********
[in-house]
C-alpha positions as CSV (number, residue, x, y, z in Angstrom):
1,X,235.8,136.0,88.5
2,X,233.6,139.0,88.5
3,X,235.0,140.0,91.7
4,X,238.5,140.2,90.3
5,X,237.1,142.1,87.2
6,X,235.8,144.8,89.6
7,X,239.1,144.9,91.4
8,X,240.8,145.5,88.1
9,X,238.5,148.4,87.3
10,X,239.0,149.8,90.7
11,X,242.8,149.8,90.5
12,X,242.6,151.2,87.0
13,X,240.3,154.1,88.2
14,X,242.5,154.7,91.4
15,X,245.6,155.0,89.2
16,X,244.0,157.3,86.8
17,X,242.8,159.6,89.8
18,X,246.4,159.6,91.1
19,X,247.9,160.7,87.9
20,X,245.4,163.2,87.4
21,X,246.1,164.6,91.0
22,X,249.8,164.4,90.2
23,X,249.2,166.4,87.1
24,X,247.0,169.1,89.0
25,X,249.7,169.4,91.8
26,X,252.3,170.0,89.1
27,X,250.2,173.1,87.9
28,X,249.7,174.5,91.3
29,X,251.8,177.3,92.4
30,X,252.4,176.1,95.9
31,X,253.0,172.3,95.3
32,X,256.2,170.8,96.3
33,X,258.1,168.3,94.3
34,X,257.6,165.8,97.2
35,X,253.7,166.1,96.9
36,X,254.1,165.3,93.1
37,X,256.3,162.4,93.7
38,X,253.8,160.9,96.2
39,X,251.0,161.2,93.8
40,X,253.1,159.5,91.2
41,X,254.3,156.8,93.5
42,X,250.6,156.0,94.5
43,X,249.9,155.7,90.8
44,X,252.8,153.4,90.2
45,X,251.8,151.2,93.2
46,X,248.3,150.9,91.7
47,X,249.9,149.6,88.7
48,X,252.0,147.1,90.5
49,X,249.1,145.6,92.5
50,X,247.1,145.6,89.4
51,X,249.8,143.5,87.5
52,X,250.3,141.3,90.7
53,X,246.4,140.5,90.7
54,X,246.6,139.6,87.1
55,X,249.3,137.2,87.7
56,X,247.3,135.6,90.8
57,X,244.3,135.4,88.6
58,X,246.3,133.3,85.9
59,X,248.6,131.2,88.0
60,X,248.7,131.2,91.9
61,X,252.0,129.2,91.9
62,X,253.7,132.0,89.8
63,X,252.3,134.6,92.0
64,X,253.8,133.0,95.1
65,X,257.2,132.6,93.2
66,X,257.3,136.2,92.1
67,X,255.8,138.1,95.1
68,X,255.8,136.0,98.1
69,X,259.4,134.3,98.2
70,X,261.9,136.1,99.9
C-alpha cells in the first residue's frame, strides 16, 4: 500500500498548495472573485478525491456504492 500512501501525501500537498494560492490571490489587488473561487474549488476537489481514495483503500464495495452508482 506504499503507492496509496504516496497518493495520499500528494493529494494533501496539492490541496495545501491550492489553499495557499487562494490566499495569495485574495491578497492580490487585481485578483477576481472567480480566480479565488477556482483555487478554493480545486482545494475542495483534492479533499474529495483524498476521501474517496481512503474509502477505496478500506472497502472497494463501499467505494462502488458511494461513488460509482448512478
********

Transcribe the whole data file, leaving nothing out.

[in-house]
C-alpha positions as CSV (number, residue, x, y, z in Angstrom):
1,X,235.8,136.0,88.5
2,X,233.6,139.0,88.5
3,X,235.0,140.0,91.7
4,X,238.5,140.2,90.3
5,X,237.1,142.1,87.2
6,X,235.8,144.8,89.6
7,X,239.1,144.9,91.4
8,X,240.8,145.5,88.1
9,X,238.5,148.4,87.3
10,X,239.0,149.8,90.7
11,X,242.8,149.8,90.5
12,X,242.6,151.2,87.0
13,X,240.3,154.1,88.2
14,X,242.5,154.7,91.4
15,X,245.6,155.0,89.2
16,X,244.0,157.3,86.8
17,X,242.8,159.6,89.8
18,X,246.4,159.6,91.1
19,X,247.9,160.7,87.9
20,X,245.4,163.2,87.4
21,X,246.1,164.6,91.0
22,X,249.8,164.4,90.2
23,X,249.2,166.4,87.1
24,X,247.0,169.1,89.0
25,X,249.7,169.4,91.8
26,X,252.3,170.0,89.1
27,X,250.2,173.1,87.9
28,X,249.7,174.5,91.3
29,X,251.8,177.3,92.4
30,X,252.4,176.1,95.9
31,X,253.0,172.3,95.3
32,X,256.2,170.8,96.3
33,X,258.1,168.3,94.3
34,X,257.6,165.8,97.2
35,X,253.7,166.1,96.9
36,X,254.1,165.3,93.1
37,X,256.3,162.4,93.7
38,X,253.8,160.9,96.2
39,X,251.0,161.2,93.8
40,X,253.1,159.5,91.2
41,X,254.3,156.8,93.5
42,X,250.6,156.0,94.5
43,X,249.9,155.7,90.8
44,X,252.8,153.4,90.2
45,X,251.8,151.2,93.2
46,X,248.3,150.9,91.7
47,X,249.9,149.6,88.7
48,X,252.0,147.1,90.5
49,X,249.1,145.6,92.5
50,X,247.1,145.6,89.4
51,X,249.8,143.5,87.5
52,X,250.3,141.3,90.7
53,X,246.4,140.5,90.7
54,X,246.6,139.6,87.1
55,X,249.3,137.2,87.7
56,X,247.3,135.6,90.8
57,X,244.3,135.4,88.6
58,X,246.3,133.3,85.9
59,X,248.6,131.2,88.0
60,X,248.7,131.2,91.9
61,X,252.0,129.2,91.9
62,X,253.7,132.0,89.8
63,X,252.3,134.6,92.0
64,X,253.8,133.0,95.1
65,X,257.2,132.6,93.2
66,X,257.3,136.2,92.1
67,X,255.8,138.1,95.1
68,X,255.8,136.0,98.1
69,X,259.4,134.3,98.2
70,X,261.9,136.1,99.9
C-alpha cells in the first residue's frame, strides 16, 4: 500500500498548495472573485478525491456504492 500512501501525501500537498494560492490571490489587488473561487474549488476537489481514495483503500464495495452508482 506504499503507492496509496504516496497518493495520499500528494493529494494533501496539492490541496495545501491550492489553499495557499487562494490566499495569495485574495491578497492580490487585481485578483477576481472567480480566480479565488477556482483555487478554493480545486482545494475542495483534492479533499474529495483524498476521501474517496481512503474509502477505496478500506472497502472497494463501499467505494462502488458511494461513488460509482448512478